Crystal Math's rating: **** 1/2
Johnny Sweatpants' rating: ****1/2
Released in 1968, Targets is the Roger Corman produced B-movie which boasts Boris Karloff's last onscreen performance. As the story goes, Karloff owed Roger Corman 2 day's work. Director Peter Bogdanovich took full advantage of this opportunity and also incorporated footage of Karloff from The Terror to create something that was wholly new and startling.
Targets' content signifies on many levels the changing face of horror. Karloff is coming from a generation that revered monsters and any plot set in a big castle with ridiculous costumes and British accents. What this movie shows in its story is the potential horror when the killer is as straight-laced as Bobby. The Horror-Slasher genre glorifies deranged outcasts of society, and today we've got found footage movies to evoke terror. This movie is a stepping stone from classic monster horror to the person-next-door killer movies.
Karloff, in a role that hit close to home, played Byron Orlok, an aging horror icon whose legacy is dwindling every day. Half the film is devoted to Orlok coming to terms with retirement and the other half follows Bobby Thompson, a young Vietnam vet who wakes up one morning and writes a chilling note: "To whom it may concern: It is now 11:40 AM. My wife is still asleep but when she wakes up I am going to kill her. Then I am going to kill my mother. I know they will get me, but there will be more killing before I die."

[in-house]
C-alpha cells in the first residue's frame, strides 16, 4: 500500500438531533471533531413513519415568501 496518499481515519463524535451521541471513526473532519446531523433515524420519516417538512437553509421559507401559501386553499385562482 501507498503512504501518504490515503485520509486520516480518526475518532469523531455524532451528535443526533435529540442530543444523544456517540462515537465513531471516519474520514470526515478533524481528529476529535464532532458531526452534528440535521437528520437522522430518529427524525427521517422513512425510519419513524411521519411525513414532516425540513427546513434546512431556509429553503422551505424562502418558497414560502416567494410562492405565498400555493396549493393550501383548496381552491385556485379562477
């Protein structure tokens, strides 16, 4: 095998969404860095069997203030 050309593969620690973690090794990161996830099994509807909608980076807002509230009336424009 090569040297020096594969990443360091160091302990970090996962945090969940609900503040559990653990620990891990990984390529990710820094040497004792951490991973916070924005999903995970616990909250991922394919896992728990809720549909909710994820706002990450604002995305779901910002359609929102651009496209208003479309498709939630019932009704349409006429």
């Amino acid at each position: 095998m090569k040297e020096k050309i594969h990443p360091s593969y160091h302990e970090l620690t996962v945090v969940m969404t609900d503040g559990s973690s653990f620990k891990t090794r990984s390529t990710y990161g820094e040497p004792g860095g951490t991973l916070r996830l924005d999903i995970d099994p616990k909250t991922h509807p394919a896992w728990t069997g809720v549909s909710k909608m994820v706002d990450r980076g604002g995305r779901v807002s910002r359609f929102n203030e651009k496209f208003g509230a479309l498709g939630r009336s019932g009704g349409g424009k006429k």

Bobby follows through with his promise and goes on a merciless killing spree. The fact that his motives are never revealed makes it all the more frightening. After picking people off on the highway, Bobby finds an even better perch for human target practice. The two narratives converge at a drive-in theater where Karloff is scheduled for a guest appearance.
Targets is a remarkably elaborate film that is still terrifying today, particularly in light of Columbine, Virginia Tech and the Dark Knight shootings.